The Palm Beach Post from West Palm Beach, Florida on November 17, 1968 · Page 175
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November 17, 1968

A Publisher Extra Newspaper

The Palm Beach Post from West Palm Beach, Florida · Page 175

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Location:
West Palm Beach, Florida
Issue Date:
Sunday, November 17, 1968
Page:
Page 175
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Page 175 article text (OCR)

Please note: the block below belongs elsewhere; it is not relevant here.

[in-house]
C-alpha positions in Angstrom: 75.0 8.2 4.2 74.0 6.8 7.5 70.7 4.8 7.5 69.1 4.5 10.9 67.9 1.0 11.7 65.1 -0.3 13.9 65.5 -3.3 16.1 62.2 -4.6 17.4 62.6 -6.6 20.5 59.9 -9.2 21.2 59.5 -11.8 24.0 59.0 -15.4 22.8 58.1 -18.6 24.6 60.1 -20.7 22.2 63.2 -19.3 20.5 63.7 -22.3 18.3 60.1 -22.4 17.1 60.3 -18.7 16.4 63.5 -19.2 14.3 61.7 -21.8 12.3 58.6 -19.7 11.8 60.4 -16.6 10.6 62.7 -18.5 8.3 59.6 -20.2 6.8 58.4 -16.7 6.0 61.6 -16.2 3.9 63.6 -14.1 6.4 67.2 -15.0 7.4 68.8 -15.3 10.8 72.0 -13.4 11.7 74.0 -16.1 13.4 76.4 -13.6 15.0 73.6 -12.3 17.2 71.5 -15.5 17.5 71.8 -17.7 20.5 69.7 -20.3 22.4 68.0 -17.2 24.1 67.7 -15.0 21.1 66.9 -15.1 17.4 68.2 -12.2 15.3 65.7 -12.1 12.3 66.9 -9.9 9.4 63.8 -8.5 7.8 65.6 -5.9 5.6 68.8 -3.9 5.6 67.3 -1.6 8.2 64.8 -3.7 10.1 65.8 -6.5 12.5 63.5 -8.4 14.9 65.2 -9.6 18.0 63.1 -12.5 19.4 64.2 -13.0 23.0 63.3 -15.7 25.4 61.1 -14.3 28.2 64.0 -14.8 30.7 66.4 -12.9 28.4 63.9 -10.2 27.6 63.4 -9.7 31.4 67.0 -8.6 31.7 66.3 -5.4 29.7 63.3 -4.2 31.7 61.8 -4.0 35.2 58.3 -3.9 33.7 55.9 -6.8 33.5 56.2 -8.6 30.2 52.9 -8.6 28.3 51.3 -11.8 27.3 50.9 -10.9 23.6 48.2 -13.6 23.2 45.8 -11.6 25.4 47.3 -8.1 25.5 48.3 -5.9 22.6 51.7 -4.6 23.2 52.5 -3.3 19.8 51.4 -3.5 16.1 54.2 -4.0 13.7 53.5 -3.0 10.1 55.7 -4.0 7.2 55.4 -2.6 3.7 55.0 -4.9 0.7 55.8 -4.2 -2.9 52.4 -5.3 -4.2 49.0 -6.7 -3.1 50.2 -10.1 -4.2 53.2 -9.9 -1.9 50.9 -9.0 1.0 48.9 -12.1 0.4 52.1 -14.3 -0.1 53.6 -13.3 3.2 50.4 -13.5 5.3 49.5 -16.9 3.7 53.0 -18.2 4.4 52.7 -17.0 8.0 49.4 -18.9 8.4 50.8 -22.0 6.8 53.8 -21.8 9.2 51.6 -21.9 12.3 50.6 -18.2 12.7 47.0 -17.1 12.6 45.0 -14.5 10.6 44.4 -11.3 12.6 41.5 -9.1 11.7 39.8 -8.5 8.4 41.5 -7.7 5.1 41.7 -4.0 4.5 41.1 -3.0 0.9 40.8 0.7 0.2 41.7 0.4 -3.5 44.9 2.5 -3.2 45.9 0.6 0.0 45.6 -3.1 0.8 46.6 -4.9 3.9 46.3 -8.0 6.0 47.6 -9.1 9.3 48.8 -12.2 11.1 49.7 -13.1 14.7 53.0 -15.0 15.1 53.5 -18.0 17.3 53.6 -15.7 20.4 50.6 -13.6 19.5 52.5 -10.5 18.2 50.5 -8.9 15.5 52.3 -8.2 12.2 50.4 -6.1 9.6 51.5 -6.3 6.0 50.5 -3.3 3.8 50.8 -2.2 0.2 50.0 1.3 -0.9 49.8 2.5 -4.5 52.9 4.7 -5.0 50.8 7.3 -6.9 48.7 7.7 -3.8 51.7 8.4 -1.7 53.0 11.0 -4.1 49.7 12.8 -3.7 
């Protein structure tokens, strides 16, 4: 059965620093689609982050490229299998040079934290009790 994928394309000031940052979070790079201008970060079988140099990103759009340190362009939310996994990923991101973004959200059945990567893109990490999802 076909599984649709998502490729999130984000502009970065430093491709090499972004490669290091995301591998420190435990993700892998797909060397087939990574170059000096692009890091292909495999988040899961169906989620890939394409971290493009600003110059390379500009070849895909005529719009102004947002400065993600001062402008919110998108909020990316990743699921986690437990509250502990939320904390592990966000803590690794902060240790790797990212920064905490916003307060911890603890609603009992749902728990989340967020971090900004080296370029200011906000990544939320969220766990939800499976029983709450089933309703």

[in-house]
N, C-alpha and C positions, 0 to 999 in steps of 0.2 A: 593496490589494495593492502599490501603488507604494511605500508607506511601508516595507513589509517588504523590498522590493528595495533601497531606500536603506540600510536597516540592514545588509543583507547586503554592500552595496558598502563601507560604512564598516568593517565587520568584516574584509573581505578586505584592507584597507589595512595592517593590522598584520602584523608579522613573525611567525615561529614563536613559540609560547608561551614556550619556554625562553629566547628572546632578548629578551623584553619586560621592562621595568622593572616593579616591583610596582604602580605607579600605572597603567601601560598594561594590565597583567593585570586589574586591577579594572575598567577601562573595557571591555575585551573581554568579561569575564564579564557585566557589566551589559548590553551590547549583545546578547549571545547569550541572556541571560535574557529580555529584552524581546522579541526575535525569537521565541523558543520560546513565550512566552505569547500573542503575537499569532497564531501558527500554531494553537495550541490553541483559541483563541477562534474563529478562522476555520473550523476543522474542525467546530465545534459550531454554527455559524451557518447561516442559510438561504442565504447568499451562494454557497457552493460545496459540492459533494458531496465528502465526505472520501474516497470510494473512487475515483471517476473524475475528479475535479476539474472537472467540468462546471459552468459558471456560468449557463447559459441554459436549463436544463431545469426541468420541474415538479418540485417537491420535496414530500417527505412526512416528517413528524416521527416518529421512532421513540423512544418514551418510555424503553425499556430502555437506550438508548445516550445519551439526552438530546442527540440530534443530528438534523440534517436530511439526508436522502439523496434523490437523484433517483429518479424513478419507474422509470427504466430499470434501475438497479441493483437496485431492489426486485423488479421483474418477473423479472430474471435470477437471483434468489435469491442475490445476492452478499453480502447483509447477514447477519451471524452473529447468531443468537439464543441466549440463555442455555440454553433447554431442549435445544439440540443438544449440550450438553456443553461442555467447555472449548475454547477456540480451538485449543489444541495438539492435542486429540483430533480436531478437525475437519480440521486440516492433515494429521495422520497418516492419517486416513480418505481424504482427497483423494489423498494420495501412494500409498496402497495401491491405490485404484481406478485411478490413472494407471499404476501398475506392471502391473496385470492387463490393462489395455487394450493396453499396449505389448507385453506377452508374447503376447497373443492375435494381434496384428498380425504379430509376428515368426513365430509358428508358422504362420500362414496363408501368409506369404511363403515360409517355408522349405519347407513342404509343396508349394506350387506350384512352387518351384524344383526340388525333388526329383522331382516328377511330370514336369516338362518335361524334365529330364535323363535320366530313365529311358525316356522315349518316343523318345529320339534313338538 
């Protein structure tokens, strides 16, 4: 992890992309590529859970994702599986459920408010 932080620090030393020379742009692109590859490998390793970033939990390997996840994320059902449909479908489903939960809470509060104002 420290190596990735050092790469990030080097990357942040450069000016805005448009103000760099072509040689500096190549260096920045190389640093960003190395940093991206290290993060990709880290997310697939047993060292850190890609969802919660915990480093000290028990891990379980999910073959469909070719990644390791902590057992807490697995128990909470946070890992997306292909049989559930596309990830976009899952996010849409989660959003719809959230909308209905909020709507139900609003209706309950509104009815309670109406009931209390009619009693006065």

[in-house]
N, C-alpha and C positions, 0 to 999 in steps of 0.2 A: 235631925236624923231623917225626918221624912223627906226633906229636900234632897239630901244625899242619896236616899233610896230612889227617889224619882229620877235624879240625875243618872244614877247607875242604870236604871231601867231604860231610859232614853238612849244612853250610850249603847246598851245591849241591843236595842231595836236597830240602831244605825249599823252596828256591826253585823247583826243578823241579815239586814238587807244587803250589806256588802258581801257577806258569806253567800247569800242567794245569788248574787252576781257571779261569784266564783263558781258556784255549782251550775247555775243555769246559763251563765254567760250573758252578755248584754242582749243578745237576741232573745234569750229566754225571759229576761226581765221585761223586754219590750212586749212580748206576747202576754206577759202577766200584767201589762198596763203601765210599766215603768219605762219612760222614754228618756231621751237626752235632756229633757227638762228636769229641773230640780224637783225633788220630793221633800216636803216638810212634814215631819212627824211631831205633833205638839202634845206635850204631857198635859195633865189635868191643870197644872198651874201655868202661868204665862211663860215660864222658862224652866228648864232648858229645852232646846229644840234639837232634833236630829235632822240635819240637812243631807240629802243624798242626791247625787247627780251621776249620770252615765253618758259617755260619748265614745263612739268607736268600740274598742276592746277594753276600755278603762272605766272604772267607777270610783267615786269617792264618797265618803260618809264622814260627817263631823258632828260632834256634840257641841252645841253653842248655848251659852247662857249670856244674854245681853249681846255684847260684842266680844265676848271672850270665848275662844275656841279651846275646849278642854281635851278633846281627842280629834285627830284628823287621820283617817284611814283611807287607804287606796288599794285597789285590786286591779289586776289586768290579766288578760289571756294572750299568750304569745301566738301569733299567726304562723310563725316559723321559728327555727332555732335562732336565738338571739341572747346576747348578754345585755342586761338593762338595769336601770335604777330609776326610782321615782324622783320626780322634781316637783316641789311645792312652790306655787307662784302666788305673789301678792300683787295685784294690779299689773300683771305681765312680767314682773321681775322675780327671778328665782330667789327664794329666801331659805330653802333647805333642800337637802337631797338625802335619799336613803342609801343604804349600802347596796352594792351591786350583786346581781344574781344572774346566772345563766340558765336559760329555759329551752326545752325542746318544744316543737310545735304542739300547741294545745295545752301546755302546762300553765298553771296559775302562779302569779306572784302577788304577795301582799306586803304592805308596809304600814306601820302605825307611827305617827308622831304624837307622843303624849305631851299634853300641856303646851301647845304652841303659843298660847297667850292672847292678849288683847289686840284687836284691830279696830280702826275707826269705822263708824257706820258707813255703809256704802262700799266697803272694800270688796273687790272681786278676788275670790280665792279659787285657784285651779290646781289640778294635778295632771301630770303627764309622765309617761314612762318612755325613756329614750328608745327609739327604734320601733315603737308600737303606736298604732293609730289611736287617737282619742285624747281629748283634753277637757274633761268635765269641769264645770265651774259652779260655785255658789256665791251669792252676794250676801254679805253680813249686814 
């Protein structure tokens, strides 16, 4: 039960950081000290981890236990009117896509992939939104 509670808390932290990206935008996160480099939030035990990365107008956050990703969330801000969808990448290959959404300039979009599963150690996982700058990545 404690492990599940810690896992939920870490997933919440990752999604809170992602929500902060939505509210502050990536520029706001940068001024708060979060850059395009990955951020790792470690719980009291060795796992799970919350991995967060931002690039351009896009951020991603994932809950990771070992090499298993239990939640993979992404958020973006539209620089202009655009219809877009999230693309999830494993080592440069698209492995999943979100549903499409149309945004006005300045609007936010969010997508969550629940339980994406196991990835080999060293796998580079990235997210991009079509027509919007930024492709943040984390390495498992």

urn Mi Mrs. Woronoff docs, on occason, buy on impulse, but it's never a fad, she's quick to point out. A modest budget is no deterrent to smart looks. Charlotte's Mrs. Braswell manages beautifully on $400. End of the season sales is her answer, and she buys skillfully. "I've learned to stretch my budget by getting clothes I need at mark-down prices and holding them over for the next year. This past spring I bought my winter coat at $30 off the original price, and my fall suit at only $40." Knowing where to buy is just a question of study and Mrs. Braswell does a good research job. "I've lived in Charlotte long enough to know when and where to shop." She looks for basic styles that can be worn for years without looking dated and $40 is her ceiling for a dress. Pretty accents like textured hose and colorful hats are her luxury purchases. Mrs. Verna Mcniii of Cau Claire, Wise, says a colorful bag, an interesting belt and new shoes give pizazz to some of her tired-looking dresses. Mrs. Eva Shaiman of Kingston, Pa., picks up colorful scarves, gloves and a jaunty hat to spark her wardrobe. But the women who really have it made, clothes-wise, are those who live in warm climates no need for expensive winter coats or cosily wools. A case in point is Mrs. Anna Brown of Tucson, Ariz., wife of a lawyer. She wears inexpensive but attractive shifts for wheeling her baby around during the diiy and dressier long skirts and frilly blouses for evenings and entertaining. "Tucson is no cow town, you know," says Mrs. Brown, "women here are very stylish but casual about clothing. In the summer when it's hot, few women wear hose and nearly all wear sandals they only cost about $3 or $4 a pair." There's really no great mystery to being well-dressed in the U.S. Big-name designers create the styles, newspapers, magazines and television give immediate exposure to them, and manufacturers of inexpensive lines pirate the designs for the popular-priced market. Many women who sew can copy styles by just looking at them. It's important to buy clothes that suit your type and figure, counsels Vera Maxwell, one of the country's top designers and former Coty Award winner. "Before you buy anything," says Mrs. Maxwell, "analyze your needs are you outdoors a lot with the children? Then slacks, sweaters and a warm coat are essenlials.'lf you live a more indoors existence, jersey or Ban-Ion dresses are the answer. They're smart and wear well." There are numerous ways to get around the dollar barrier, but any woman with a style sense and pride in her looks can be dressed well. Adds Mrs. Maxwell: "The main thing is to make every purchase count." ARMOI IR . - X ! COIDEN STAR , sdf-bnsttng TURKEY with creamery butt- f '. ' v J A ' V V-H l Af.'..v .':f -A .V ' 'J J ' 'fib,' '":. " fri '"MBMMMMMMHMMV f 1 ! rrnvTi j v. u - : i err L jx. v. y X. if .1 . . i . X am no omer mrxey -v tv s. js . J f , canromise tender, moistNY ' uuiicr-uciitiuus rcsuiis vvciy lime. -v : Seek out the ARMOUR GOLDEN r - . v r diak oeij-oasttng lursey in me irozen meai- ; 4 Case of your local supermarket. ' fp Butter-basting makes it best.'" t'S s 'y, " And only the best is good enough fotf you. . ' ' s , ' Ambassador's wile, Mrs. Gardner Ackley, in a favorite outfit a coat and dress combination by Abe Scbrader. 11

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